National Hurricane Center
      Eric Blake, Meteorologist; Eric.S.Blake@...
      Dr. Christopher Landsea, Meteorologist; Chris.Landsea@...
      Dr. Richard Pasch, Meteorologist; Richard.J.Pasch@...

      Hurricane Research Division
      Stanley Goldenberg, Meteorologist; Stanley.Goldenberg@...


      Bell, G. D., and M. Chelliah, 2006: Leading tropical modes associated
      with interannual and multi-decadal fluctuations in North Atlantic
      hurricane activity. J. Climate. 19, 590-612.

      Bell, G. D., and Co-authors 2004: The 2003 Atlantic Hurricane Season:
      A Climate Perspective. State of the Climate in 2003. A. M. Waple and
      J. H. Lawrimore, Eds. Bull. Amer. Meteor. Soc., 85, S1-S68.

      Bell, G. D., and Co-authors 2005: The 2004 Atlantic Hurricane Season:
      A Climate Perspective. State of the Climate in 2004. A. M. Waple and
      J. H. Lawrimore, Eds. Bull. Amer. Meteor. Soc., 86, S1-S68.

      Bell, G. D., and Co-authors 2006: The 2005 Atlantic Hurricane Season:
      A Climate Perspective. State of the Climate in 2004. A. M. Waple and
      J. H. Lawrimore, Eds. Bull. Amer. Meteor. Soc., 87, S1-S78.

      Bell, G. D., and M. S. Halpert, 2000: Climate Assessment for 1999.
      Bull. Amer. Meteor. Soc., 81, S1-S51.

      Goldenberg, S. B., C. W. Landsea, A. M. Mestas-Nu�ez, and W. M. Gray,
      2001: The recent increase in Atlantic hurricane activity: Causes and
      implications. Science, 293, 474-479.

      Gray, W. M., 1984: Atlantic seasonal hurricane frequency: Part I: El
      Ni�o and 30-mb quasi-bienniel oscillation influences. Mon. Wea. Rev.,
      112, 1649-1668.
      NOAA/ National Weather Service
      National Centers for Environmental Prediction
      Climate Prediction Center
      5200 Auth Road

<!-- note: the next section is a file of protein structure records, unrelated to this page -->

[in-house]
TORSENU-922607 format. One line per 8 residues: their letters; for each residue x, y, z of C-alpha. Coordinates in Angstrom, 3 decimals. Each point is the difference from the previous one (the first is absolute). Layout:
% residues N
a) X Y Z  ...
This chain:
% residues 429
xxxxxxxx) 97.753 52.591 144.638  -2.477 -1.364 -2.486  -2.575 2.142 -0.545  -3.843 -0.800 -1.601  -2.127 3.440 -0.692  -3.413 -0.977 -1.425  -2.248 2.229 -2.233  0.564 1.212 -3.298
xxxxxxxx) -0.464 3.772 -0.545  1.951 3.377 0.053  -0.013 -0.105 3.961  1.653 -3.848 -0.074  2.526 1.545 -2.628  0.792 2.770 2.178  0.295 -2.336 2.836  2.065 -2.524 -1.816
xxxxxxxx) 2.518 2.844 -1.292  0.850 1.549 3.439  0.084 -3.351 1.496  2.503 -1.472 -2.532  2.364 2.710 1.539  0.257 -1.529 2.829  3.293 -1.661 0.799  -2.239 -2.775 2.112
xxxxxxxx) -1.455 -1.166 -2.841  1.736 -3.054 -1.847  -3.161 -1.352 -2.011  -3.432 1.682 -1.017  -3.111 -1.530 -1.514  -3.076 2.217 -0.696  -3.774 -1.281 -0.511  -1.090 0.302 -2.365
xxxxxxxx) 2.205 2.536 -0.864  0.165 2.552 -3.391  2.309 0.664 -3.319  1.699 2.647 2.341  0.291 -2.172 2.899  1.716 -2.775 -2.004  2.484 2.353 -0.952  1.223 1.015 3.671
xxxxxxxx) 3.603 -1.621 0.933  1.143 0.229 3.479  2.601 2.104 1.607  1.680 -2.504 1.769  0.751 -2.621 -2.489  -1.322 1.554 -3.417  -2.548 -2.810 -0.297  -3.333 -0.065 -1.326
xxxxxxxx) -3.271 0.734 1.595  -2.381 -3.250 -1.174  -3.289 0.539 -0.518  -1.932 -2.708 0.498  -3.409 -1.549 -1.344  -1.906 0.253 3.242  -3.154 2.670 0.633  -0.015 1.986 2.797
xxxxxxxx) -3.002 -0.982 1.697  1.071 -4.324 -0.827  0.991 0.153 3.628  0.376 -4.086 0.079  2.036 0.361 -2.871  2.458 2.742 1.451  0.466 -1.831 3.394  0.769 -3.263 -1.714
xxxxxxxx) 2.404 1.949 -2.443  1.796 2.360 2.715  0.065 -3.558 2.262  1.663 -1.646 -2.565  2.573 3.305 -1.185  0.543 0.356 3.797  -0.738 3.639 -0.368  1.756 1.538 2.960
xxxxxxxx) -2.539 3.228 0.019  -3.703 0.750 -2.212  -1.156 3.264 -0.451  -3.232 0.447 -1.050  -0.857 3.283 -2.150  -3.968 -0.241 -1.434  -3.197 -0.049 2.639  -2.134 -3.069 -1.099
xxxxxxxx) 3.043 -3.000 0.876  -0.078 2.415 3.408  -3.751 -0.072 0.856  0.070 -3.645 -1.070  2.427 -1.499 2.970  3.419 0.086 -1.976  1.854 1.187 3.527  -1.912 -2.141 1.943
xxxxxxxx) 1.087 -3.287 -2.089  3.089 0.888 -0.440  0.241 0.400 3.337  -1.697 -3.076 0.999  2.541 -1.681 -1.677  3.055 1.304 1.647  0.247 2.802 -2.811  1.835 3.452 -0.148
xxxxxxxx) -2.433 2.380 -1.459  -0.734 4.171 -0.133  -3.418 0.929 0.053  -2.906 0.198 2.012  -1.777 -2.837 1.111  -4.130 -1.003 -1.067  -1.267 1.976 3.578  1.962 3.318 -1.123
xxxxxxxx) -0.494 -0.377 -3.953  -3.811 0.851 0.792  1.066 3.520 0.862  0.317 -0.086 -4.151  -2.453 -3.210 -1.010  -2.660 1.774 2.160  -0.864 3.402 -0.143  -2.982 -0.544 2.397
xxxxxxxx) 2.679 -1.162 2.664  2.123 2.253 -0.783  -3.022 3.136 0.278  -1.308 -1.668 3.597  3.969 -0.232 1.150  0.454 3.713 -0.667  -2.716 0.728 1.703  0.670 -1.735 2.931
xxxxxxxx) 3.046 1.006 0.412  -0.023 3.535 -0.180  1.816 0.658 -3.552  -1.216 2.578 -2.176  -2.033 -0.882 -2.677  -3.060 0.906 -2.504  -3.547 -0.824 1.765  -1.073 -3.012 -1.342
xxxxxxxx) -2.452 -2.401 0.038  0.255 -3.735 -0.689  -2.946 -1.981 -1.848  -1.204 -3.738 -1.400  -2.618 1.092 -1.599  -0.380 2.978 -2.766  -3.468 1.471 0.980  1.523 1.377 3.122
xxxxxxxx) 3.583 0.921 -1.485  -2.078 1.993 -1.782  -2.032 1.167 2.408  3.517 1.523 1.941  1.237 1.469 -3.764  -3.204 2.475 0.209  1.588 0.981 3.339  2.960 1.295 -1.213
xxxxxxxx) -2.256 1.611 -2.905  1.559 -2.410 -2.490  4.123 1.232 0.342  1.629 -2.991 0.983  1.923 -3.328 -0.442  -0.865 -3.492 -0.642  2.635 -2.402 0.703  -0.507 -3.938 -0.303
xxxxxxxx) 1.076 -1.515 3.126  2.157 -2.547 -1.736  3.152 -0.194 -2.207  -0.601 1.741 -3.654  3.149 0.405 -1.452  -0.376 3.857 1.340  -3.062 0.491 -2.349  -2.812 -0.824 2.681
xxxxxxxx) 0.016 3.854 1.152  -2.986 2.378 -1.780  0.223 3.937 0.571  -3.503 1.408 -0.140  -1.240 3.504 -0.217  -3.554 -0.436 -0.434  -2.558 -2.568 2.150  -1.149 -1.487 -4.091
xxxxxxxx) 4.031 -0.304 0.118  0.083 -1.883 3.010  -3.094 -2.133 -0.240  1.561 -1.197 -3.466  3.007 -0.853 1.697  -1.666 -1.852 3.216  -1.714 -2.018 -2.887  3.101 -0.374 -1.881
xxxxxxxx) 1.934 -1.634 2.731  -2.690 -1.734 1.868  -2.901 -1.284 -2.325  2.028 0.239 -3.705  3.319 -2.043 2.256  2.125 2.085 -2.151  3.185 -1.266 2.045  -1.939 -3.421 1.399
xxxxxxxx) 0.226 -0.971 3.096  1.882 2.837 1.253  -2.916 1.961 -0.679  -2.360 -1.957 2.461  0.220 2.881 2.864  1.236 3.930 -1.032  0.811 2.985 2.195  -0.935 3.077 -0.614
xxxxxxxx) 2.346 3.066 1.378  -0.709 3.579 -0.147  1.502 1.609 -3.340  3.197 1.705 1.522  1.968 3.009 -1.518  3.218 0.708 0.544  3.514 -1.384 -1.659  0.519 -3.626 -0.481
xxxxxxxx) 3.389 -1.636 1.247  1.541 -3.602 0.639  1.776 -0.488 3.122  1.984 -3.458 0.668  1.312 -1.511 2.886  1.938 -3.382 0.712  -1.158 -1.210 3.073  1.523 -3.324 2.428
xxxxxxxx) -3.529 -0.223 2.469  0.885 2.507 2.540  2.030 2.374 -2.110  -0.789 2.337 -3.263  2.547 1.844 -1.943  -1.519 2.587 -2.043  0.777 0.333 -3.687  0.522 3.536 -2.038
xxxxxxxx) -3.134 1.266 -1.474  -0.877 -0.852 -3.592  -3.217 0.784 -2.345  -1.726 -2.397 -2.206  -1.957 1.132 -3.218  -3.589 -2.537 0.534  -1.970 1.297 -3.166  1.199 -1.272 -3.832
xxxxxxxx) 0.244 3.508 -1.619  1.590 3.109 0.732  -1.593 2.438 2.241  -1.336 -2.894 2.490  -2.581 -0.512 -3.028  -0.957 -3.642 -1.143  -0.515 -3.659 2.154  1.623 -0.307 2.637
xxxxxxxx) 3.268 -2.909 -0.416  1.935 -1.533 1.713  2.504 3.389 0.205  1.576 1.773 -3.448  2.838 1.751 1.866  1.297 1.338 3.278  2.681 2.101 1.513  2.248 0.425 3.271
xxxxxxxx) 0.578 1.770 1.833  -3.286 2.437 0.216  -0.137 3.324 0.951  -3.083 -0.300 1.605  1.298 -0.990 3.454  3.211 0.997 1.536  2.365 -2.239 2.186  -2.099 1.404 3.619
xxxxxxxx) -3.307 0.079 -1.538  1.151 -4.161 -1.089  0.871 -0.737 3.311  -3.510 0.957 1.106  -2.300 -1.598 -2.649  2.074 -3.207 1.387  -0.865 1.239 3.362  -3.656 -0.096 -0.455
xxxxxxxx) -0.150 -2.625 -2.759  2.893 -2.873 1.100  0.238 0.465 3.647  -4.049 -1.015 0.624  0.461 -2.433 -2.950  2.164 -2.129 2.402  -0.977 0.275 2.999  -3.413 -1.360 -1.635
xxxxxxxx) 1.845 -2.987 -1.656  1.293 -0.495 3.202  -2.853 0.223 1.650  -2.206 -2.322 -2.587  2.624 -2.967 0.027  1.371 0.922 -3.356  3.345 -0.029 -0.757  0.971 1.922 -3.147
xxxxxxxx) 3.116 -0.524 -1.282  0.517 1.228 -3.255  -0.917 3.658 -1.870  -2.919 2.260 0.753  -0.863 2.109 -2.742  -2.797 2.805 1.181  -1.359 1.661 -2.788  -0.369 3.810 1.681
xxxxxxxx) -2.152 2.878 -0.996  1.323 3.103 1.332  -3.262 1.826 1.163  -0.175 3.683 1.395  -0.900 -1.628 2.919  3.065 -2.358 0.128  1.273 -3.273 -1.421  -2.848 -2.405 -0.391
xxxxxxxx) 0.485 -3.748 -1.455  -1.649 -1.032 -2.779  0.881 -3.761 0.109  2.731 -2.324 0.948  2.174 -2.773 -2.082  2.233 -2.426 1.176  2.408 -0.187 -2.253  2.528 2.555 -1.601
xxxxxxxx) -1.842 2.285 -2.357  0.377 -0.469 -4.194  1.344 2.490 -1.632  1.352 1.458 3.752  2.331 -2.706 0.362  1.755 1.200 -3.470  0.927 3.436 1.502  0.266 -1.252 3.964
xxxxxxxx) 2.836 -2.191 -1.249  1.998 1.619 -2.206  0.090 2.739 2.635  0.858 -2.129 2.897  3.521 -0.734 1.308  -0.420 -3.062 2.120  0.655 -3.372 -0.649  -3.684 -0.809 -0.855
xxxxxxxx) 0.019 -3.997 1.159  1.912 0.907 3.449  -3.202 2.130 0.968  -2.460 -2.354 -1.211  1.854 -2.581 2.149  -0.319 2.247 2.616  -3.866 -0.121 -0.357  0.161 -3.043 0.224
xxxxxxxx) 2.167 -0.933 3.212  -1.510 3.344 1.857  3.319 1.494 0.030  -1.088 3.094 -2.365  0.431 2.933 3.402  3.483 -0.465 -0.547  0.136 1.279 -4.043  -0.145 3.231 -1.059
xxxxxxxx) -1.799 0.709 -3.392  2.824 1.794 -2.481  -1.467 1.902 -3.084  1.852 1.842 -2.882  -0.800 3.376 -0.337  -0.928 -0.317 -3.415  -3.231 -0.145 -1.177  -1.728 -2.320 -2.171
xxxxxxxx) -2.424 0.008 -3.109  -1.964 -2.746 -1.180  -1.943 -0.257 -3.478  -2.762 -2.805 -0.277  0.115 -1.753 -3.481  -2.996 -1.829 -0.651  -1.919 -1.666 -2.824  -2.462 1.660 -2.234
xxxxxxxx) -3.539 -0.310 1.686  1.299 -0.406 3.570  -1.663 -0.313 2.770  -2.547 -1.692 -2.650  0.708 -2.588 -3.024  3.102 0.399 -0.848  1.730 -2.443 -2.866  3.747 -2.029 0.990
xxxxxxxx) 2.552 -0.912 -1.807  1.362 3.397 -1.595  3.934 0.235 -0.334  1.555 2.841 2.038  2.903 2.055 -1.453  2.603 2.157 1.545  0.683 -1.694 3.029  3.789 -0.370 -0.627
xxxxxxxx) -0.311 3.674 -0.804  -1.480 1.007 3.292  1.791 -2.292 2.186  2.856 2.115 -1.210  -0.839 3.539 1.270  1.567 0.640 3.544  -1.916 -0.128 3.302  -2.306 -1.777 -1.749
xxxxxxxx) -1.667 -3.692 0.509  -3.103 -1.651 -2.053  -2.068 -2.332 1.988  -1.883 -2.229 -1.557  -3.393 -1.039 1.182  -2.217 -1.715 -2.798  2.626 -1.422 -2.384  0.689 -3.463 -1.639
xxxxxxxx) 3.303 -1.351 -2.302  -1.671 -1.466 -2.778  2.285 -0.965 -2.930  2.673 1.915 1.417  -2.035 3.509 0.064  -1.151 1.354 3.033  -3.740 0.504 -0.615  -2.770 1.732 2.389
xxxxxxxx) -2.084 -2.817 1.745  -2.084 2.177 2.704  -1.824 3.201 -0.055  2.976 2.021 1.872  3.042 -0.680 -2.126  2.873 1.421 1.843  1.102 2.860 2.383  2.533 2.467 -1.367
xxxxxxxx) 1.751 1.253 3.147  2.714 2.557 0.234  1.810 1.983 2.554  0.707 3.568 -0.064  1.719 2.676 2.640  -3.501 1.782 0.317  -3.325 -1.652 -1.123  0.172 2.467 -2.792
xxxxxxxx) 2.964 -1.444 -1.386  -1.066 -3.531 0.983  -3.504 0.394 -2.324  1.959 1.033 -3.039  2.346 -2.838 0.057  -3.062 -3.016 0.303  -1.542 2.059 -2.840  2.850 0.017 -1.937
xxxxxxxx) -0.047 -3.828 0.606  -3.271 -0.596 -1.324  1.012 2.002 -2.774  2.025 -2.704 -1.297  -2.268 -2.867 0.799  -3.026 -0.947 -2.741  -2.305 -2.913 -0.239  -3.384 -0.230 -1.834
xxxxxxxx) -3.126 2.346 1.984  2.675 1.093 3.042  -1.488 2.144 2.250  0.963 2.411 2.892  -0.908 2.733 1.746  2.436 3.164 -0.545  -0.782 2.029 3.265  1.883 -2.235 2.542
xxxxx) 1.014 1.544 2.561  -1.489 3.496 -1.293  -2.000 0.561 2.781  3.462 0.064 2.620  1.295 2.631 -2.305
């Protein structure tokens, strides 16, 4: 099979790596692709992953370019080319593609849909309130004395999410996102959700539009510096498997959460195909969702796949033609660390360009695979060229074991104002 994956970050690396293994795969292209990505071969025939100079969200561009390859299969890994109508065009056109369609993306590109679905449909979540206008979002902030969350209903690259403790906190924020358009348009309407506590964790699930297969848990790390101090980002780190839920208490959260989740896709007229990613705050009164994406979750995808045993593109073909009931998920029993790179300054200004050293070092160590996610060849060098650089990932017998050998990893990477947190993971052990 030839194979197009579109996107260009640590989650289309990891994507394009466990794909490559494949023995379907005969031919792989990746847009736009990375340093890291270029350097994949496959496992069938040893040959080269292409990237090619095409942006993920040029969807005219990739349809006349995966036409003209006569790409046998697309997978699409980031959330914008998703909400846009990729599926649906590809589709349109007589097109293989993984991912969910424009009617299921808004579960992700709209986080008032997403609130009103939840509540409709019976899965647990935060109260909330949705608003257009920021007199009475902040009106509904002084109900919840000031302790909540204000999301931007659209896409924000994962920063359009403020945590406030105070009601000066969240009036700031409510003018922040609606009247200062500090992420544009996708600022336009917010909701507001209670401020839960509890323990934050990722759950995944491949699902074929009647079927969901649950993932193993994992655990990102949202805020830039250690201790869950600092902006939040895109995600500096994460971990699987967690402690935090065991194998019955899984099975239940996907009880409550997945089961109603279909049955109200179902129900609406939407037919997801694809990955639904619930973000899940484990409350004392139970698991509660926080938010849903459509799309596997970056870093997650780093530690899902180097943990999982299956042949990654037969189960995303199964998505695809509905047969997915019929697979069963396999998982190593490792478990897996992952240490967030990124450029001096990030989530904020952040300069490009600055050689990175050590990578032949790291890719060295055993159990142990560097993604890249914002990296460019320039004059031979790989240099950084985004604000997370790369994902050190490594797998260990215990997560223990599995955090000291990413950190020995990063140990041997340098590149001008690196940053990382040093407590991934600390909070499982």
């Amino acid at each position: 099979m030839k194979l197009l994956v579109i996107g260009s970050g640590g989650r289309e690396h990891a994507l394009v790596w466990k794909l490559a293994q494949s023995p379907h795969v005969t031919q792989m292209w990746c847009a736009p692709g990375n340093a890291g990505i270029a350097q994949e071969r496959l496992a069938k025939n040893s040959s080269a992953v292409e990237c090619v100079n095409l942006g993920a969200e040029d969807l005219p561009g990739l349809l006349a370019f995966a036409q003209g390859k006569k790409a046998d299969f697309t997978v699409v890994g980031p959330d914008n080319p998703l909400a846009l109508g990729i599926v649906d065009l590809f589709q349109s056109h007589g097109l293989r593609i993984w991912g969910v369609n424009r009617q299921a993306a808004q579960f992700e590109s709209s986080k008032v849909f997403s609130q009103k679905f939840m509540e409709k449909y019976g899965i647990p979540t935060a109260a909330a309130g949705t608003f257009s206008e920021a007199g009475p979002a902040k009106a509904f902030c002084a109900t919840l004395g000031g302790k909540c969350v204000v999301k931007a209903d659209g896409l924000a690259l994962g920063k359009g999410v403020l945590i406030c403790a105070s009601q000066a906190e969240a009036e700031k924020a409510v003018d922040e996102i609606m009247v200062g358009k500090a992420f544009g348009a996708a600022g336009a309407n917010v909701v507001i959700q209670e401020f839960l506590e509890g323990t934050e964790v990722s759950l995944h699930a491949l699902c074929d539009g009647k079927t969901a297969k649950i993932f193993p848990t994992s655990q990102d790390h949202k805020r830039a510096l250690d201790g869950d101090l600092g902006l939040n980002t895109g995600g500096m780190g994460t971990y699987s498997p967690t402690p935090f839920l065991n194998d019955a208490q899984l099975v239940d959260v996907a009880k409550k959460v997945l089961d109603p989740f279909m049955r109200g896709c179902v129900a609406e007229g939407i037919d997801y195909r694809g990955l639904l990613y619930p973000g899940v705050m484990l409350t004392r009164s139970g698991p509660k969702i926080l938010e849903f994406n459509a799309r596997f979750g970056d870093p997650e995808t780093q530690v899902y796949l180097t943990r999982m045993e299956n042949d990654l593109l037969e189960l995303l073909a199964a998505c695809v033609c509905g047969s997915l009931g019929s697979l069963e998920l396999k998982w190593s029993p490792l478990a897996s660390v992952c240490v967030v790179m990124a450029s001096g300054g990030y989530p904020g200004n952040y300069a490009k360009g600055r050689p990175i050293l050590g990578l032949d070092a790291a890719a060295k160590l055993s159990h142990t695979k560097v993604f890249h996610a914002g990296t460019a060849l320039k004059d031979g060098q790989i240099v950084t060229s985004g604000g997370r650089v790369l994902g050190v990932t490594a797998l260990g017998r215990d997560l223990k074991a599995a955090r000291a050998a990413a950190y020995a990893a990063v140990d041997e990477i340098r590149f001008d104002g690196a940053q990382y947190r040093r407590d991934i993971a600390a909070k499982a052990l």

Camp Springs, Maryland 20746
      Page Author: Climate Prediction Center Internet Team
      Page last modified: August 8, 2006


      -- "npat1" <npat1@...> wrote:

      By Philip J. Klotzbach and William M. Gray

      We continue to foresee another very active Atlantic basin tropical
      cyclone season in 2006. Landfall probabilities for the 2006 hurricane
      season are well above their long-period averages. (4 April 2006)


      Information obtained through March 2006 continues to indicate that the
      2006 Atlantic hurricane season will be much more active than the
      average 1950-2000 season. We estimate that 2006 will have about 9
      hurricanes (average is 5.9), 17 named storms (average is 9.6), 85 named
      storm days (average is 49.1), 45 hurricane days (average is 24.5), 5
      intense (Category 3-4-5) hurricanes (average is 2.3) and 13 intense
      hurricane days (average is 5.0). The probability of U.S. major
      hurricane landfall is estimated to be about 55 percent above the
      long-period average. We expect Atlantic basin Net Tropical Cyclone
      (NTC) activity in 2006 to be about 195 percent of the long-term

      Department of Atmospheric Science
      Colorado State University
      Fort Collins, CO


      The second author gratefully acknowledges valuable input to his CSU
      research project over many years by former graduate students and now
      colleagues Chris Landsea, John Knaff and Eric Blake. We also thank
      Professors Paul Mielke and Ken Berry of Colorado State University for
      much statistical analysis and advice over many years.

      The second author would further like to acknowledge the encouragement
      he has received for this type of forecasting research application from
      Neil Frank, Robert Sheets, Robert Burpee, Jerry Jarrell, former
      directors of the National Hurricane Center (NHC), and from the current
      director, Max Mayfield and their forecast staffs.



      Pat N